Friday, June 06, 2008

Cameron vs Blair part 2

Paul Linford, in arguing why he believes that Labour, if it loses the next election will not be out of power for very long, has as one of his reasons that there is nothing in David Cameron’s career to date to suggest that he will be anything more than adequate as Prime Minister. Comparisons with Blair were always wide of the mark, while comparisons with Thatcher are simply absurd. But, if comparisons are to be made, David Cameron now is where Blair was in 1995 and Thatcher was in 1977. Blair was considered to be maybe a bit light-weight, though he was modernising his party and doing a good job. Thatcher was considered shrill, was usually bested at PMQs by Jim Callaghan and was trailing in the opinion polls.
The job of Prime Minister is sui generis - it is not easy to predict who will be good at it. For evidence of this, simply examine the current incumbent. The first British Prime Minister to hold an academic doctorate; the longest serving Chancellor of the 20th century; a man with no serious rivals in his party; a man with a majority of over 60 - and yet a man who is evidently neither enjoying his job nor succeeding in it. Cameron, over his tenure as leader has shown an ability to delegate where possible and take responsibility when needed. Over the grammar school problem last summer he took the blame, and gave a series of interviews outlining his position - which didn't change despite the negative press. Though he might seem insubstantial over a range of areas, where policies are defined, he has so far been pretty good at defending them. Lets leave it a few years before we make comparisons - but lets also acknowledge that so far he has controlled his shadow cabinet better than either Blair with his dysfunctional duumvirate or Thatcher with her uneasy alliance between wets and drys were able to.

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2 Comments:

Blogger Paul Linford said...

Thanks for linking.

I would contend that, by 1995, Tony Blair was almost approaching veneration by the British public. When Murdoch said "he's the new bloody JFK!" he wasn't really speaking for himself, he was reflecting what the public as a whole thought of him. Cameron is nowhere this point. People like him, sure, but they don't regard him as anything special. Indeed they have no good reason to do so.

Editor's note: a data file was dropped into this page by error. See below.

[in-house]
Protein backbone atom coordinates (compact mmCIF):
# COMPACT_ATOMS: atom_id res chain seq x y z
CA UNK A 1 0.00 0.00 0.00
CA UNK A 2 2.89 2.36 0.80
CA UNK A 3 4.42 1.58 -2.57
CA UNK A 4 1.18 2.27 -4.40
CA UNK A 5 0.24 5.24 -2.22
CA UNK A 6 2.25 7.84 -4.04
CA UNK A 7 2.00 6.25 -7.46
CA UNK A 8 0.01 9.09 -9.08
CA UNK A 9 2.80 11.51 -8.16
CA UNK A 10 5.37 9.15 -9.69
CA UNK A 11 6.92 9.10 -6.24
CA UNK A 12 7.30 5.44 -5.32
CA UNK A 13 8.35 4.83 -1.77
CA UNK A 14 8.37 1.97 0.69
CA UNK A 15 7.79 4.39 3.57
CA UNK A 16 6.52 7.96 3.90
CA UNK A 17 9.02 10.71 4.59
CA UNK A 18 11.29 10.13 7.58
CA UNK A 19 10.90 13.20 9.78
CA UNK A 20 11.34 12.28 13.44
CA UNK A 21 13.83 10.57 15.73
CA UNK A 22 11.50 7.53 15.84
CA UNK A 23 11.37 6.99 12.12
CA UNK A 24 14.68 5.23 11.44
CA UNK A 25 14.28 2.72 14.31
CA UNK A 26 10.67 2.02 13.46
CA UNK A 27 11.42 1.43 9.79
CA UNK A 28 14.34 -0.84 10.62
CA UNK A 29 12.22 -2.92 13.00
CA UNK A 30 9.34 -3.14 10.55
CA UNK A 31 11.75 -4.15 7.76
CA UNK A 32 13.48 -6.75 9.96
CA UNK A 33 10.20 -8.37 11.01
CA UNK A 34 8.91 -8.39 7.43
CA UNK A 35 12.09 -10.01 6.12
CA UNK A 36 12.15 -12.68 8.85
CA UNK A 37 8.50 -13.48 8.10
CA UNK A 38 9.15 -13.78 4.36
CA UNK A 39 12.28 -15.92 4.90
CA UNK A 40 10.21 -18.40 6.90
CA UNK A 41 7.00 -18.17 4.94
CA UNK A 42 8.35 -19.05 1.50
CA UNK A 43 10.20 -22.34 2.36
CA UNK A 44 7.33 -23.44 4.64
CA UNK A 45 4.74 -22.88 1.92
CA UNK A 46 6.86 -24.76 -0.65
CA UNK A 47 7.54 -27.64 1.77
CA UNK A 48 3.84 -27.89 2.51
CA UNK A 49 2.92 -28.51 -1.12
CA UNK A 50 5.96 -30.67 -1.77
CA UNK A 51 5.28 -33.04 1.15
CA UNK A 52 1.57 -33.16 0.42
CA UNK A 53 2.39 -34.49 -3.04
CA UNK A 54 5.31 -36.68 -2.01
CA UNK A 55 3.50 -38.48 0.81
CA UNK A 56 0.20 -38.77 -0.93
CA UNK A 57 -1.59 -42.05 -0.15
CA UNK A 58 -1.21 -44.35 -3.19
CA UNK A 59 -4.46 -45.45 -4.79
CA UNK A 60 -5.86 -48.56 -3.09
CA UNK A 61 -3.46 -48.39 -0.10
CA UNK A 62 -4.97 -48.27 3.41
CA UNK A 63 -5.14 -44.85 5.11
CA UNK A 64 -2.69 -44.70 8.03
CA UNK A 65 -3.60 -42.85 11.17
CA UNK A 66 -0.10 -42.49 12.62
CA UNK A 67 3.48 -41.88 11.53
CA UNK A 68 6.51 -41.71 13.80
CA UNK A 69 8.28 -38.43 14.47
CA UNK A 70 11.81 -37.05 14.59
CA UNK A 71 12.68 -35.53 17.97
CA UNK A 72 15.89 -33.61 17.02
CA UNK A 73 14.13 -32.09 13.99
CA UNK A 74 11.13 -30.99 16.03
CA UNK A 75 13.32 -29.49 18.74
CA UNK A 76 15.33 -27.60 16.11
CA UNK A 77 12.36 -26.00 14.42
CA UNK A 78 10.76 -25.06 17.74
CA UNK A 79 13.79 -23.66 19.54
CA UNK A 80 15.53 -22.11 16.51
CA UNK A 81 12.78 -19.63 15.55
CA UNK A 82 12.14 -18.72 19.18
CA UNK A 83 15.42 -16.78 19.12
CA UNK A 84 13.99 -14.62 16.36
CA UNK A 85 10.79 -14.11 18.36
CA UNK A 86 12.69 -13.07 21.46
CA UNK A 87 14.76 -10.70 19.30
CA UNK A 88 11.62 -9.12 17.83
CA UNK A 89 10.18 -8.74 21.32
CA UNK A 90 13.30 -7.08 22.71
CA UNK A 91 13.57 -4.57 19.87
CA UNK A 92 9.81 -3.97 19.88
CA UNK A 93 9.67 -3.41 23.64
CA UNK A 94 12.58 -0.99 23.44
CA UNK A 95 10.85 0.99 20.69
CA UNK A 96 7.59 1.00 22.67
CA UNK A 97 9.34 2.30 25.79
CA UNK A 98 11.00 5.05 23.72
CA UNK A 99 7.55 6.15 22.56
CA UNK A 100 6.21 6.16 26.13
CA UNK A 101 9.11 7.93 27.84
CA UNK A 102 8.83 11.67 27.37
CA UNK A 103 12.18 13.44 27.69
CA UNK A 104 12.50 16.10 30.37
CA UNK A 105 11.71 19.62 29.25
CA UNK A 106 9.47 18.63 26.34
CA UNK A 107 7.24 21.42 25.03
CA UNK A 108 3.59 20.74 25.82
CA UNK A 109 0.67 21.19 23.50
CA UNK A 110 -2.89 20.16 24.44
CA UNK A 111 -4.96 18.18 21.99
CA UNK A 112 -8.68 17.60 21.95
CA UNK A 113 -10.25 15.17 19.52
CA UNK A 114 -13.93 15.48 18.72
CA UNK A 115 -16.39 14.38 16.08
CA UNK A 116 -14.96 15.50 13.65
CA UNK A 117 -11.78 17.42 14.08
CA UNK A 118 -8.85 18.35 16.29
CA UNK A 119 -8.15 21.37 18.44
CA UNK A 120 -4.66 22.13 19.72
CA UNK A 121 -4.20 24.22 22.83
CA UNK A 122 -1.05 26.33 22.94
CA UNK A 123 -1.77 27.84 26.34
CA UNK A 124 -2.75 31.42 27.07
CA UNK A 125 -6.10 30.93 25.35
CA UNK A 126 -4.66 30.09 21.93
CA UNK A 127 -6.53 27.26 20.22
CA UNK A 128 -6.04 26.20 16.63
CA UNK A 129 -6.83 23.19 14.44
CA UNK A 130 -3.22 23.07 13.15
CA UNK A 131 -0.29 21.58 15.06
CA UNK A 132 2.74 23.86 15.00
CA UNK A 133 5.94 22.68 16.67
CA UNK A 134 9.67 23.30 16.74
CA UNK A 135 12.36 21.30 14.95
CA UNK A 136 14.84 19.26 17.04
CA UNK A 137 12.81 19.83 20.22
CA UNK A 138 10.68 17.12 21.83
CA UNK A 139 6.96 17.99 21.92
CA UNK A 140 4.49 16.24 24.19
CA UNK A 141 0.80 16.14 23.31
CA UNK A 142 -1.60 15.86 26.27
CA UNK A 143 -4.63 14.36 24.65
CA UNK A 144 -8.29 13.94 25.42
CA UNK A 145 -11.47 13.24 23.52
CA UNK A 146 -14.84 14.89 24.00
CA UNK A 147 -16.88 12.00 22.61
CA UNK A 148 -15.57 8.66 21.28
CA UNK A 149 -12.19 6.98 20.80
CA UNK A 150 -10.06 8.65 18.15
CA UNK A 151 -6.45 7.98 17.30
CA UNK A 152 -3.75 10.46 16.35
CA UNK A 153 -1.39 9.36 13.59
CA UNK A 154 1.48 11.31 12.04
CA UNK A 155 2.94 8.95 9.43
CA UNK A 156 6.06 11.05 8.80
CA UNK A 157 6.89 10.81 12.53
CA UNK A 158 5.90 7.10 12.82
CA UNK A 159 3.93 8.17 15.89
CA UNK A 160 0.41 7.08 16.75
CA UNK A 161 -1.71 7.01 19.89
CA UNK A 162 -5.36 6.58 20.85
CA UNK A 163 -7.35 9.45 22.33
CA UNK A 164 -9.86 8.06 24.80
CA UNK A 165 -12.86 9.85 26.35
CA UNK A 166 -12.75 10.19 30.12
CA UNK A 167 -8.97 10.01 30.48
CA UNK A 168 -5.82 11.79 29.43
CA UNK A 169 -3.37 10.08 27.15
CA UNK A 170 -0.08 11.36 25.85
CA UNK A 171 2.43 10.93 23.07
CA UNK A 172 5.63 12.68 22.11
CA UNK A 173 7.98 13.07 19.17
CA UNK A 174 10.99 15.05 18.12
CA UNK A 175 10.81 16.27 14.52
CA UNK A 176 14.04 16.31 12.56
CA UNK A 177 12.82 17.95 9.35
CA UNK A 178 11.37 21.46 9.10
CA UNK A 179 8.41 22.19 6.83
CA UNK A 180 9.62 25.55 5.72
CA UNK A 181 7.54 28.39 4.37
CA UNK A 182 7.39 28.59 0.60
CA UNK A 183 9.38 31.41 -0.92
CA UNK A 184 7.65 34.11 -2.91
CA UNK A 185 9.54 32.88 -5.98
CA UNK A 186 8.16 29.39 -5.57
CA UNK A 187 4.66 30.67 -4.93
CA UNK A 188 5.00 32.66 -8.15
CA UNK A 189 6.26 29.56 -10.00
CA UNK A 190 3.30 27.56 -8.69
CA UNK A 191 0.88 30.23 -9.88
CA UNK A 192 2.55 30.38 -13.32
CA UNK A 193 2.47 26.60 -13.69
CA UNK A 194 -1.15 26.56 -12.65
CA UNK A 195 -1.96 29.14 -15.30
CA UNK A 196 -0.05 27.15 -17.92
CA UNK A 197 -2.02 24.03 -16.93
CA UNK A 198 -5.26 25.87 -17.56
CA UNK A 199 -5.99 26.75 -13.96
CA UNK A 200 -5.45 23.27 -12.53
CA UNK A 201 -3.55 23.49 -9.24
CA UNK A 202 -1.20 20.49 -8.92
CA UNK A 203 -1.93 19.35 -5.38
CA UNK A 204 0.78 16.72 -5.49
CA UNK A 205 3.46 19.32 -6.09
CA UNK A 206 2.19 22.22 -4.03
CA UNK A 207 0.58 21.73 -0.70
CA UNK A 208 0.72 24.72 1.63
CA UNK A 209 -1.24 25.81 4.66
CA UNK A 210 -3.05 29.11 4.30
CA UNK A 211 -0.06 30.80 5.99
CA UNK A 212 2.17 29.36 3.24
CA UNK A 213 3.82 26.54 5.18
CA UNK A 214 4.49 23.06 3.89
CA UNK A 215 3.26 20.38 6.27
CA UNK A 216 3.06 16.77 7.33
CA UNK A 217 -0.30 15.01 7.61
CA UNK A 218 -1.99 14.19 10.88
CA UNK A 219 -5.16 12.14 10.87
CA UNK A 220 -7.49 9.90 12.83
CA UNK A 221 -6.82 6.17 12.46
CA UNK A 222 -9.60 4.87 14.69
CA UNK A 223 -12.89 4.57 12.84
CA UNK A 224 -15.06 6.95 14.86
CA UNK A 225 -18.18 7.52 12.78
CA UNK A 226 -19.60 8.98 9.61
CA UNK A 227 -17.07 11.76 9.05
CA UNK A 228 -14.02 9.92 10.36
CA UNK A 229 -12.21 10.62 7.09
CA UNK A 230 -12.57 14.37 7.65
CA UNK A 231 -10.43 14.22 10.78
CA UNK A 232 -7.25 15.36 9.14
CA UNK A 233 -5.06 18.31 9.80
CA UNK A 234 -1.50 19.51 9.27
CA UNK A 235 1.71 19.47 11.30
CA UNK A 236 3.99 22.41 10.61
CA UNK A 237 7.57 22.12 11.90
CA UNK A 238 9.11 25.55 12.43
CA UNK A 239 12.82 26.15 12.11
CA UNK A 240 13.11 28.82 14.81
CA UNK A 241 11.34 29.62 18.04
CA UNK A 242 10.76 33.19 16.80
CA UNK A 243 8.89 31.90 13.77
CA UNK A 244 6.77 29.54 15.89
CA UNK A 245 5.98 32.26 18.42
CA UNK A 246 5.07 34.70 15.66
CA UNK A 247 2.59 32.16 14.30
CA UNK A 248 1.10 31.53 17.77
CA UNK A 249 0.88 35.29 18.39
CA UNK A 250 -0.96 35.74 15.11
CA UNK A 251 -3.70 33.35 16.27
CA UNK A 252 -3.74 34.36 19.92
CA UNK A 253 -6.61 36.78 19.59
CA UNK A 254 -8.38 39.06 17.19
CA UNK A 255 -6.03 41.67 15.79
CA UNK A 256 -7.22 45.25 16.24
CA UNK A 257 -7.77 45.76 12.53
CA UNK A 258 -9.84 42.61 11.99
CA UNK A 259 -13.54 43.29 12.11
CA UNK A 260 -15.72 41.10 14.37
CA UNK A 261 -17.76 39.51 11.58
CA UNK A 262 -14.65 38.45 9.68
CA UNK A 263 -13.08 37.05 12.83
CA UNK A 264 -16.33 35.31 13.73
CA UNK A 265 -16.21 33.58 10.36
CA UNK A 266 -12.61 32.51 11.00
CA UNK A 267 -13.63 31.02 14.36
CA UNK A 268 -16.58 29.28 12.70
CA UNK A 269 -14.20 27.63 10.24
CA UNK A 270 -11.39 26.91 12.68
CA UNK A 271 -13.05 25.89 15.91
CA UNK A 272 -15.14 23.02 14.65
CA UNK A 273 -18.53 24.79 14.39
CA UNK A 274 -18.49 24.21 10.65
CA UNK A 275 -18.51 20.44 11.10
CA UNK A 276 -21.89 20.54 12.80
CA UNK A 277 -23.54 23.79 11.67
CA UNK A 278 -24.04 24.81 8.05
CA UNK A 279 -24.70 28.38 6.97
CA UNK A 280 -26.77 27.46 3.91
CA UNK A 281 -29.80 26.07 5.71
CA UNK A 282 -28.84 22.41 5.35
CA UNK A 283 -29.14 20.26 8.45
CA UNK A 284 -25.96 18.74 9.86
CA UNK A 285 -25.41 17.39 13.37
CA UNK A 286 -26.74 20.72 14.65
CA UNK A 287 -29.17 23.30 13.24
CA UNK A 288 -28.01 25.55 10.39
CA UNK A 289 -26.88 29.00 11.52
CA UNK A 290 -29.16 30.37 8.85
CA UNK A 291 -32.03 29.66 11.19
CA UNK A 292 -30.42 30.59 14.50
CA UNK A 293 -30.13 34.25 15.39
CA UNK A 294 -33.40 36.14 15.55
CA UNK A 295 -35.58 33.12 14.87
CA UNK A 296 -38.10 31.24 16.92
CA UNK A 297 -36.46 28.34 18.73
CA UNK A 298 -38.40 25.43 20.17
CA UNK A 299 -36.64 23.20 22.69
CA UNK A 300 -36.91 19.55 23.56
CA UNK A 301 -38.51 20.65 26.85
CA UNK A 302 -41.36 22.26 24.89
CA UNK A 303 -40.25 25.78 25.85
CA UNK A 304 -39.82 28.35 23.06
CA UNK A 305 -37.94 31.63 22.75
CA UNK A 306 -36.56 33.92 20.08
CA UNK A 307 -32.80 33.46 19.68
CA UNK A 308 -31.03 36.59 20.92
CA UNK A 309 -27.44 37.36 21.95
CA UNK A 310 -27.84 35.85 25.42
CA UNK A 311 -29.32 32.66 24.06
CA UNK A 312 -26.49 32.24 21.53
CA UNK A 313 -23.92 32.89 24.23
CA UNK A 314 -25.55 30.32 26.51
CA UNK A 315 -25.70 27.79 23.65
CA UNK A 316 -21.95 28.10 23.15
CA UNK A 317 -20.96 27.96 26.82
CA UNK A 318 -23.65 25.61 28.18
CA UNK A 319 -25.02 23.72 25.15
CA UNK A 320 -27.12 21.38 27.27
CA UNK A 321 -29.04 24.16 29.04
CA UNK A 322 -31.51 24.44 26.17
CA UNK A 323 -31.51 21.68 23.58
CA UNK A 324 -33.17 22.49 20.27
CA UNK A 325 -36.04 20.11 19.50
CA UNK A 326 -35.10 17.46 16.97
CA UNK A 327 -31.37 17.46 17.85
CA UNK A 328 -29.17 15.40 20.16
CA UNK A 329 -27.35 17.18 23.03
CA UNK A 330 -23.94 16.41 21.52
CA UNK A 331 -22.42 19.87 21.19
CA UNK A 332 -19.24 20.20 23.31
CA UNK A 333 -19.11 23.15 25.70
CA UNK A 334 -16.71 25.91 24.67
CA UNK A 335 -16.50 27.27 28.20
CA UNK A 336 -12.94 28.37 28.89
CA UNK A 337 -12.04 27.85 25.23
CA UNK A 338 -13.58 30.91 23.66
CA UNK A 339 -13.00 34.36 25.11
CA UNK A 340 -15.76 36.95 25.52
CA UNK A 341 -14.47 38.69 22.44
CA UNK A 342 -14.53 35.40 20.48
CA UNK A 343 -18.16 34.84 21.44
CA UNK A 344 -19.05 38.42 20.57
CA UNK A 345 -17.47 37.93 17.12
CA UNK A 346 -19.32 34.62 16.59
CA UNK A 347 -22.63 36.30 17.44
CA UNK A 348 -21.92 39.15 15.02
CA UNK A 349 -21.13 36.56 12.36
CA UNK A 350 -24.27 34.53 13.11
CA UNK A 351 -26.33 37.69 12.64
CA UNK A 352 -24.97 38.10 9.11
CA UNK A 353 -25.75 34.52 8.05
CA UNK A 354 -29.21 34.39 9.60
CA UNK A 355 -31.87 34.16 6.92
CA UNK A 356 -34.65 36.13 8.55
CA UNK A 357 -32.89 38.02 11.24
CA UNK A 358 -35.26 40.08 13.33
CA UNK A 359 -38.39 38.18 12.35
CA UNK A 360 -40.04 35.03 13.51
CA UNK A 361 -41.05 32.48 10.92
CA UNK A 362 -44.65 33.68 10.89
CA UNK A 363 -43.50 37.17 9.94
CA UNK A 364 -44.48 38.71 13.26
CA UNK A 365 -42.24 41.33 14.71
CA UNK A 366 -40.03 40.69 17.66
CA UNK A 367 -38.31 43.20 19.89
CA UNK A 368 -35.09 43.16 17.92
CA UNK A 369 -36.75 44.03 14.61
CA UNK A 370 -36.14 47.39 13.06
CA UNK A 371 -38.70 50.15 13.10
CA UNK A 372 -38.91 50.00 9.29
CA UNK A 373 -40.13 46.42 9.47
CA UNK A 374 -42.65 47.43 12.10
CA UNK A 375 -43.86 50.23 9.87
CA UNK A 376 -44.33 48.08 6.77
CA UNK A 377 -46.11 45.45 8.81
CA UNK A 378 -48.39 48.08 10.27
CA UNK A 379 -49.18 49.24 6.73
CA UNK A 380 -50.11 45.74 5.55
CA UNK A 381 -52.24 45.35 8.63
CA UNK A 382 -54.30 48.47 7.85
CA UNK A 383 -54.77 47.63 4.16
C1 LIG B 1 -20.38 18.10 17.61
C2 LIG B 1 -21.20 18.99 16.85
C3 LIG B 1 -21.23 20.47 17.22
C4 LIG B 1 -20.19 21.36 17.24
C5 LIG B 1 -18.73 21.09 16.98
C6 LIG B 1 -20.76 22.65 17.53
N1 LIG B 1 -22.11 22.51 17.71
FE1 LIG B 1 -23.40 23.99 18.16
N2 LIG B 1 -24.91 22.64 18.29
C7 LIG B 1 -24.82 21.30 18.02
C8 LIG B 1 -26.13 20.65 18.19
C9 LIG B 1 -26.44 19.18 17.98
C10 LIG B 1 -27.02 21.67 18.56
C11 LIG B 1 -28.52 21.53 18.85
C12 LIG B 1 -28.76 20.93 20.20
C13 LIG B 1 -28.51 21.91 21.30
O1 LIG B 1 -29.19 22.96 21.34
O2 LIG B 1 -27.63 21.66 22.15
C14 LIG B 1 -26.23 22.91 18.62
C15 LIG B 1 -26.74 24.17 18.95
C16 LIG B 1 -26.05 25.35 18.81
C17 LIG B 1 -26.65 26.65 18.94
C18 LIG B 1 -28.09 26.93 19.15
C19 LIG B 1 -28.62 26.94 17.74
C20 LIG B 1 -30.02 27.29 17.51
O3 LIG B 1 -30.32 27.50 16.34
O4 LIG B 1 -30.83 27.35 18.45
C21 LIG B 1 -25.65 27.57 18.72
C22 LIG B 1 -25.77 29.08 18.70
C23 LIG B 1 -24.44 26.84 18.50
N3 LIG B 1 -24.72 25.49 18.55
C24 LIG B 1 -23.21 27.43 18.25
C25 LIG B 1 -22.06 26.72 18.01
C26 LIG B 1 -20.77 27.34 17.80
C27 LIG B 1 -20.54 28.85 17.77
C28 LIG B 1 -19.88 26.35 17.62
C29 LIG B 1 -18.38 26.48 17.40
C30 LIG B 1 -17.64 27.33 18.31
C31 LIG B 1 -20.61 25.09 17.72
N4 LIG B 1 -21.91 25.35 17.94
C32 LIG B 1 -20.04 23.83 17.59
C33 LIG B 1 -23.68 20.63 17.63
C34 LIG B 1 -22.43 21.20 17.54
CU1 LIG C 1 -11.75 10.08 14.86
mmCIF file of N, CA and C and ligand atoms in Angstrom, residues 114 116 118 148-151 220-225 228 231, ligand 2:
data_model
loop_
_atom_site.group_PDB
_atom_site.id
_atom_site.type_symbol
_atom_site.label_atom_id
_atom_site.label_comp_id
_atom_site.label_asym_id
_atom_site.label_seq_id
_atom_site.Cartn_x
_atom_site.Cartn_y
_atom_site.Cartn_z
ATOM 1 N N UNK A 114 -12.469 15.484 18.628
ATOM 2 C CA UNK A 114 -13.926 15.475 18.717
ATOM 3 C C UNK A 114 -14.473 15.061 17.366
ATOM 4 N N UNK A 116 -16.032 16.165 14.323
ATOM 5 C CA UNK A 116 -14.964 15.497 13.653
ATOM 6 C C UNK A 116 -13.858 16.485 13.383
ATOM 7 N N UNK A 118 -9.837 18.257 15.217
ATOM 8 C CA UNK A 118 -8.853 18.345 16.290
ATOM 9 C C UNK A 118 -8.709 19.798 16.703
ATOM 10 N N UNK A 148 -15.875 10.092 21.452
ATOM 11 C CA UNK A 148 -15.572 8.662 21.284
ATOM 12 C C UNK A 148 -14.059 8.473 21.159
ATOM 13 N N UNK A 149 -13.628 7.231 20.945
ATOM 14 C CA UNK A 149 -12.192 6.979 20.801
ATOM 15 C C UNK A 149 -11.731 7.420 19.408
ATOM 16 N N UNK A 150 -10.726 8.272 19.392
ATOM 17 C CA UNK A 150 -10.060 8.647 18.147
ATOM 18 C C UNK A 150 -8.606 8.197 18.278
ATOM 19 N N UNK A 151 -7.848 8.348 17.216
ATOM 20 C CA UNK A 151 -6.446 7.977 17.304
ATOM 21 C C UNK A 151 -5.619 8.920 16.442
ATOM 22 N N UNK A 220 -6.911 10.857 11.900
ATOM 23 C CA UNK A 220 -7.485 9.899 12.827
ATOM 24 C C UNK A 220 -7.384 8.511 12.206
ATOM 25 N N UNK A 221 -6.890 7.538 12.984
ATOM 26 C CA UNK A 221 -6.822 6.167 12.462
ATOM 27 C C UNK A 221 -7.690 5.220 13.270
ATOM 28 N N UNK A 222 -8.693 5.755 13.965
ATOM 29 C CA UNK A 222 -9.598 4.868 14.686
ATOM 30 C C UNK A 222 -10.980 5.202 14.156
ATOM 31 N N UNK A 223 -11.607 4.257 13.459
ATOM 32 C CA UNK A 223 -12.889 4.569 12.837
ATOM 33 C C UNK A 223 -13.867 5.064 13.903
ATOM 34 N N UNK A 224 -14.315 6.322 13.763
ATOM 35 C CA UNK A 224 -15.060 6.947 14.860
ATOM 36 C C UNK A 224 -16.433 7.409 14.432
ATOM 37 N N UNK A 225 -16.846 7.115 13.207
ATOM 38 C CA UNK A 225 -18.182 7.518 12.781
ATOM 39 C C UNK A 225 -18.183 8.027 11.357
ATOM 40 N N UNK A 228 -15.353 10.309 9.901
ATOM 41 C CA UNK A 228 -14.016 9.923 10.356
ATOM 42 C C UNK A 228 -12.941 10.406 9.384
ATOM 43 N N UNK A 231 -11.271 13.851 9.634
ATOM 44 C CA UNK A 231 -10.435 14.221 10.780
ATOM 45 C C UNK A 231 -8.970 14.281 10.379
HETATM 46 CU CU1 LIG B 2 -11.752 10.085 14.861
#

Thatcher prior to 1979 was a different case again. She was in fact widely disliked, and only won the '79 election because Callaghan had messed up so badly. With hindsight, though, we had already had glimpses of the kind of character she was - not least in her treatment of Heath. Cameron is still an unknown quantity by comparison.

3:52 pm  
Blogger Tim J said...

The public or the press? I bow to your superior memory of thee things (I was a perishing neophyte in those days) but I seem to remember that in the early days of Blair the overwhelming impression was sheer relief that Labour had elected someone not obviously geriatric/welsh/frothing at the mouth.

And arguably, what Blair did to modernise the Labour Party was in ridding it of its most crippling baggage - a raft of out-dated policies that had hardened into dogma. What Cameron has done (or is in the process of doing) is to rid the Tory party of its most crippling baggage - a sense of 'nastiness' and a knee-jerk social authoritarianism.

For sure Blair's achievements were more concrete - but then so were the weaknesses he was seeking to eliminate.

Thanks for commenting!

7:57 pm  

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